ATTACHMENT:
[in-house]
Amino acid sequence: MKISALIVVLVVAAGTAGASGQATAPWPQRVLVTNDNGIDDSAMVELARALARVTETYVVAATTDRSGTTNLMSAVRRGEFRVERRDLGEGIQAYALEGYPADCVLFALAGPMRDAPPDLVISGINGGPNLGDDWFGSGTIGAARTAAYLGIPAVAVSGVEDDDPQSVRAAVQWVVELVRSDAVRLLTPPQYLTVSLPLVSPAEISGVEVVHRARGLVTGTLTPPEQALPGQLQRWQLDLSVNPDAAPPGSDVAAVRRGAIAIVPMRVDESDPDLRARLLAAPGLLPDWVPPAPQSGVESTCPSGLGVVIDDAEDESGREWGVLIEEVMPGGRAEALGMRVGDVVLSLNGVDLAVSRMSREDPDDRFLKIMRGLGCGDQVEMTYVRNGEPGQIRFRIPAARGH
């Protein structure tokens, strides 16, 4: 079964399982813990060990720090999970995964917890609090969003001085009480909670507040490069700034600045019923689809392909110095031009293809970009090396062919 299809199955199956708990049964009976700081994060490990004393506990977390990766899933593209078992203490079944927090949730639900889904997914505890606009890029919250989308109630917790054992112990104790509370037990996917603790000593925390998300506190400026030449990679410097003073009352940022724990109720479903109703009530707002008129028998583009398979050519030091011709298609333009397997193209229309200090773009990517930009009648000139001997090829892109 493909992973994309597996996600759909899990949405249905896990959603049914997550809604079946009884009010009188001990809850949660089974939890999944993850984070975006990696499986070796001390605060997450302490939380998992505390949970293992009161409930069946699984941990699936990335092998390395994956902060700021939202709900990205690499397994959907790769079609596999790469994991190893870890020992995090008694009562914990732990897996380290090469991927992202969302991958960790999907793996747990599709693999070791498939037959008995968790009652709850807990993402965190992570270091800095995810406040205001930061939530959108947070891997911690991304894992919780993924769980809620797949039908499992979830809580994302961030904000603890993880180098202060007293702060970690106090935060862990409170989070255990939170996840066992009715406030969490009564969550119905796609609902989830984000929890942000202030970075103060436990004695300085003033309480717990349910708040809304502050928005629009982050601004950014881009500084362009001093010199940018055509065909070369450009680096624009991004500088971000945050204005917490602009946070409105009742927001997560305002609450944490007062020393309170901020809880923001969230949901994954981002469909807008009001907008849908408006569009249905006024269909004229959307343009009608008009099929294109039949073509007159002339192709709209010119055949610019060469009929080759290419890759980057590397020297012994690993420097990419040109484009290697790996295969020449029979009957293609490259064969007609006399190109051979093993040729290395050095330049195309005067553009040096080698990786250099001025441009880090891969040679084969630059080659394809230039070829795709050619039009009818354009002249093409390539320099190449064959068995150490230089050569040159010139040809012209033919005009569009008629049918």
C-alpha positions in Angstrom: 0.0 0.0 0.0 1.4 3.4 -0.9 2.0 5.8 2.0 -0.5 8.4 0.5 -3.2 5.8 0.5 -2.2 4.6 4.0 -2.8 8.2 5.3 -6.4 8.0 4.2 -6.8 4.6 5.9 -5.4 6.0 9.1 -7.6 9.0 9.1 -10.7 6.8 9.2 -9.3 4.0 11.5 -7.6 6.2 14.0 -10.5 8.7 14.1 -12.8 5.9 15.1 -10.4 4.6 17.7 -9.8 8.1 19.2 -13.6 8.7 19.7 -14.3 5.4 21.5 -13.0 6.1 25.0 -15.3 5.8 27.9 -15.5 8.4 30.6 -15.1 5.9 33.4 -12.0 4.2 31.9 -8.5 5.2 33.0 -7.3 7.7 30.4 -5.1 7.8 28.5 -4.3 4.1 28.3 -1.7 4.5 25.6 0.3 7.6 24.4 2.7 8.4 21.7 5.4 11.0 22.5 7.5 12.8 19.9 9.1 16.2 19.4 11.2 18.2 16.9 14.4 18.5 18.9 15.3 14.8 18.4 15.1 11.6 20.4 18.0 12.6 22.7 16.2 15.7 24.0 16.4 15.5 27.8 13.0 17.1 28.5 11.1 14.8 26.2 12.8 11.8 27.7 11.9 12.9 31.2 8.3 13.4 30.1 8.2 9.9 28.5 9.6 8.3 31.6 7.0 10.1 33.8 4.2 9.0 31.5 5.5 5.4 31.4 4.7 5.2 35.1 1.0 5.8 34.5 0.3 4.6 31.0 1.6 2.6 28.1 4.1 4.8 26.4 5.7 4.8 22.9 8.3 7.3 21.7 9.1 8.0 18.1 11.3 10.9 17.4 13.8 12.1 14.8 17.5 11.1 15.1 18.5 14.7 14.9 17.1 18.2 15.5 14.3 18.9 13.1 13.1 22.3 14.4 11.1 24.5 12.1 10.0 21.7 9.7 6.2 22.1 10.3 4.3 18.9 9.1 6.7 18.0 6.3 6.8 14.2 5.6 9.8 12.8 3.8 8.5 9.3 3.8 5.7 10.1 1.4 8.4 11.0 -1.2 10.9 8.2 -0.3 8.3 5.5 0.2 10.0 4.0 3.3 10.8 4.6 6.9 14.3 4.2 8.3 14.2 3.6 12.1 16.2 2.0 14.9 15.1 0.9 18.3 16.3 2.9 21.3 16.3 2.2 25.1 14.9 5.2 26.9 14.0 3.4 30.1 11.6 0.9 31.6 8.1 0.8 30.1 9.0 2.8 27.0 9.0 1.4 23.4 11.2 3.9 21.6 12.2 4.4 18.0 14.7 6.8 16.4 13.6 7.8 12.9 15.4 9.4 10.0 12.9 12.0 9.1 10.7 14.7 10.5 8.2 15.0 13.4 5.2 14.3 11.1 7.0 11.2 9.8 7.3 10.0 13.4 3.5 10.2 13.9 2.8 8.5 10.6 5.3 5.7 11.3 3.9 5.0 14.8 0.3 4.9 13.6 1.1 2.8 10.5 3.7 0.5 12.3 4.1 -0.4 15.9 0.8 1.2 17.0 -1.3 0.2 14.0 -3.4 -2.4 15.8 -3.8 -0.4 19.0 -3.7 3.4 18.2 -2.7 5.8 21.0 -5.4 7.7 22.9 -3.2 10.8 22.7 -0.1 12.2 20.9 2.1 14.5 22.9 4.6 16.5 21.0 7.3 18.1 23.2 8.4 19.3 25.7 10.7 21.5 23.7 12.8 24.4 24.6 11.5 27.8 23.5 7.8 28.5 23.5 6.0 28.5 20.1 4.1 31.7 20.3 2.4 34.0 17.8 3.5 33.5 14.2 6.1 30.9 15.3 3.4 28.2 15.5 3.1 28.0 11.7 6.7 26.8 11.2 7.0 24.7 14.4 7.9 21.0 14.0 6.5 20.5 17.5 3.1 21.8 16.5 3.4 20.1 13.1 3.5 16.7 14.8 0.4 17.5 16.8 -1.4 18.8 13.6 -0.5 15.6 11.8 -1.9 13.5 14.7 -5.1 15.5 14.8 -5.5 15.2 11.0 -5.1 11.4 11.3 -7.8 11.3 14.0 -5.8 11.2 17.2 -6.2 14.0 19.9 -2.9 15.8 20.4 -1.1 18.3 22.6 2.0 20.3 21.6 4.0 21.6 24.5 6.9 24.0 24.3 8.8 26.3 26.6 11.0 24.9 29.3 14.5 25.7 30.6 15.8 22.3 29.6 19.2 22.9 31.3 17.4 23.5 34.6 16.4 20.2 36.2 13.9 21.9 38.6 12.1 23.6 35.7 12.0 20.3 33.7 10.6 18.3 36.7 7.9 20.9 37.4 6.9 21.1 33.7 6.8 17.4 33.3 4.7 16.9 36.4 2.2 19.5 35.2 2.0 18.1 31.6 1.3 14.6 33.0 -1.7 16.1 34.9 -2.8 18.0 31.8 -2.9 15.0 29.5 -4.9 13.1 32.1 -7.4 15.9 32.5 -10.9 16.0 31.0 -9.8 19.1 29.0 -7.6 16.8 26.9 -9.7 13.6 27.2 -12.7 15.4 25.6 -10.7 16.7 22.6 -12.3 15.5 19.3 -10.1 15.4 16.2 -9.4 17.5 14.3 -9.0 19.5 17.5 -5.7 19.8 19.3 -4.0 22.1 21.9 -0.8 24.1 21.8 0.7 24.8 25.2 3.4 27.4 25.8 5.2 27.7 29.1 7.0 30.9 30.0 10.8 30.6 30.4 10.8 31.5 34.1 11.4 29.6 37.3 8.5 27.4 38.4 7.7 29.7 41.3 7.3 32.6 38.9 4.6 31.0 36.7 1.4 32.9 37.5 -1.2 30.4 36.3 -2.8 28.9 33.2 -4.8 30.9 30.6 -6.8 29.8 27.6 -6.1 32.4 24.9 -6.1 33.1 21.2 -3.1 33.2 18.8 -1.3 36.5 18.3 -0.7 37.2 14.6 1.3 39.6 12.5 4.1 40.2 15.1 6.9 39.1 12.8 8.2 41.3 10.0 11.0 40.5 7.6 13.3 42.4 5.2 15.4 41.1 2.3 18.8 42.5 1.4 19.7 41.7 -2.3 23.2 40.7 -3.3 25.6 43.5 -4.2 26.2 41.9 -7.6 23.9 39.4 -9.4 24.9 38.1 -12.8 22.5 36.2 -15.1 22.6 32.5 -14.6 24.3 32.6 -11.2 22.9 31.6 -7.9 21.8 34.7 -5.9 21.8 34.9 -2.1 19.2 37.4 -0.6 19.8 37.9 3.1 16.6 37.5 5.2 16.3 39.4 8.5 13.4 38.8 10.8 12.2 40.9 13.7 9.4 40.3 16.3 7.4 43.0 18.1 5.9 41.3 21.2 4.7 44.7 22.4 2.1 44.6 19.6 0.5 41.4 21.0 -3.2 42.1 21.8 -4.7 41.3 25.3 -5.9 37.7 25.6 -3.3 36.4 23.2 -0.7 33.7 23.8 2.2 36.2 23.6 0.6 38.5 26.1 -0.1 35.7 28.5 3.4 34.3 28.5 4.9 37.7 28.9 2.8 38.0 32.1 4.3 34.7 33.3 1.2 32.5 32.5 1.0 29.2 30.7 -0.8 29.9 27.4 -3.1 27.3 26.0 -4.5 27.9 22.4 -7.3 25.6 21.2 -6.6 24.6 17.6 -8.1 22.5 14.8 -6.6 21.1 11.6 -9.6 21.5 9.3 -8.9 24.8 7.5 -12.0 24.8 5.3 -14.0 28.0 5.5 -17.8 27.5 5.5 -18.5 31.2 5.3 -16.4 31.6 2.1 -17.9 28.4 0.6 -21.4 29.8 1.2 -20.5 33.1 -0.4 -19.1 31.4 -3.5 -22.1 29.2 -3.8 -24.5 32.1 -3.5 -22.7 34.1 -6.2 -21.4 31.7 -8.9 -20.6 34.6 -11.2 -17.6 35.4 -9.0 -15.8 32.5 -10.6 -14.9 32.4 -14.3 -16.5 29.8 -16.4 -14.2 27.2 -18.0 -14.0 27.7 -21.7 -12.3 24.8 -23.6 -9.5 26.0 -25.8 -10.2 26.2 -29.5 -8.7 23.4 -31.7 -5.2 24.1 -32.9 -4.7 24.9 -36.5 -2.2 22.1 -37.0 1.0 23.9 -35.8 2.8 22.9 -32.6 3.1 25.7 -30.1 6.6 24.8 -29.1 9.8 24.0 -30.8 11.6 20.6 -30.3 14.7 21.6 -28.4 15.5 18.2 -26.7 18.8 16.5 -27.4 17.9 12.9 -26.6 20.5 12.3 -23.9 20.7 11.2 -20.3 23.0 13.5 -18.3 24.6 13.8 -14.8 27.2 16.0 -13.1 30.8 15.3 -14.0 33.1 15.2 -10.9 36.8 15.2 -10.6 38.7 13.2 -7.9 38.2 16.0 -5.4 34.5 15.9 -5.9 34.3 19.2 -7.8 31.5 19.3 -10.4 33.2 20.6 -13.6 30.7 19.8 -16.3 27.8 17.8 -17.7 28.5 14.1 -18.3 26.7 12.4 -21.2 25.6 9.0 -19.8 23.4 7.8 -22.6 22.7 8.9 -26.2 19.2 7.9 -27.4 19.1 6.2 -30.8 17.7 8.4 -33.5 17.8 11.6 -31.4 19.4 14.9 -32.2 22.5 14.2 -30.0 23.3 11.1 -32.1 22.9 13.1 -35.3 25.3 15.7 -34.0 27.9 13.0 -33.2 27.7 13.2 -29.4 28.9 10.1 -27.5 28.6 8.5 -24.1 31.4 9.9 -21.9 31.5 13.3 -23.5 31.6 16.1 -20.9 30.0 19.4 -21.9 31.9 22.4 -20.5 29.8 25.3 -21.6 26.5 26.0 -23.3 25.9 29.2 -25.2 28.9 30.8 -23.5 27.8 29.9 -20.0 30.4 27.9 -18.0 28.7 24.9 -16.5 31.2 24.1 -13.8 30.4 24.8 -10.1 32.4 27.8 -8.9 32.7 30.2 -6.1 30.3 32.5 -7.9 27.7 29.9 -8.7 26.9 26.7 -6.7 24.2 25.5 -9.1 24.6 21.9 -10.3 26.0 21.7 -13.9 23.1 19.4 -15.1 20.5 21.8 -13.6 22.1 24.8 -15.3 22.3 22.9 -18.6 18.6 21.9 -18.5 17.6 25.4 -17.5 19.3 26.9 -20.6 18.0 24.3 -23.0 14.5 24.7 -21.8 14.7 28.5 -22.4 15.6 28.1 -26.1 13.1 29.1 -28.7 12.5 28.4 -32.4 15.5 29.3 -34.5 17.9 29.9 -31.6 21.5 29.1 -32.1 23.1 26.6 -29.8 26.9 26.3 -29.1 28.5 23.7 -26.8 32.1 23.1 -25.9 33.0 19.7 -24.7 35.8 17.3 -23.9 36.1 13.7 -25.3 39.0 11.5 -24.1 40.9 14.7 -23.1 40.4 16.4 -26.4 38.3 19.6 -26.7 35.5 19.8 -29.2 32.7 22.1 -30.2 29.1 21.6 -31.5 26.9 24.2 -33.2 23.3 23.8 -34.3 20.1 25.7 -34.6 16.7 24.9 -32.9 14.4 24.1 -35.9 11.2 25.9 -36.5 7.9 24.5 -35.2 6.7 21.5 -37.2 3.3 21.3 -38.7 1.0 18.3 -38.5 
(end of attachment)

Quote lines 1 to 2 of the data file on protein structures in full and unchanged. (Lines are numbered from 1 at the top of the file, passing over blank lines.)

[in-house]
Amino acid sequence: MKISALIVVLVVAAGTAGASGQATAPWPQRVLVTNDNGIDDSAMVELARALARVTETYVVAATTDRSGTTNLMSAVRRGEFRVERRDLGEGIQAYALEGYPADCVLFALAGPMRDAPPDLVISGINGGPNLGDDWFGSGTIGAARTAAYLGIPAVAVSGVEDDDPQSVRAAVQWVVELVRSDAVRLLTPPQYLTVSLPLVSPAEISGVEVVHRARGLVTGTLTPPEQALPGQLQRWQLDLSVNPDAAPPGSDVAAVRRGAIAIVPMRVDESDPDLRARLLAAPGLLPDWVPPAPQSGVESTCPSGLGVVIDDAEDESGREWGVLIEEVMPGGRAEALGMRVGDVVLSLNGVDLAVSRMSREDPDDRFLKIMRGLGCGDQVEMTYVRNGEPGQIRFRIPAARGH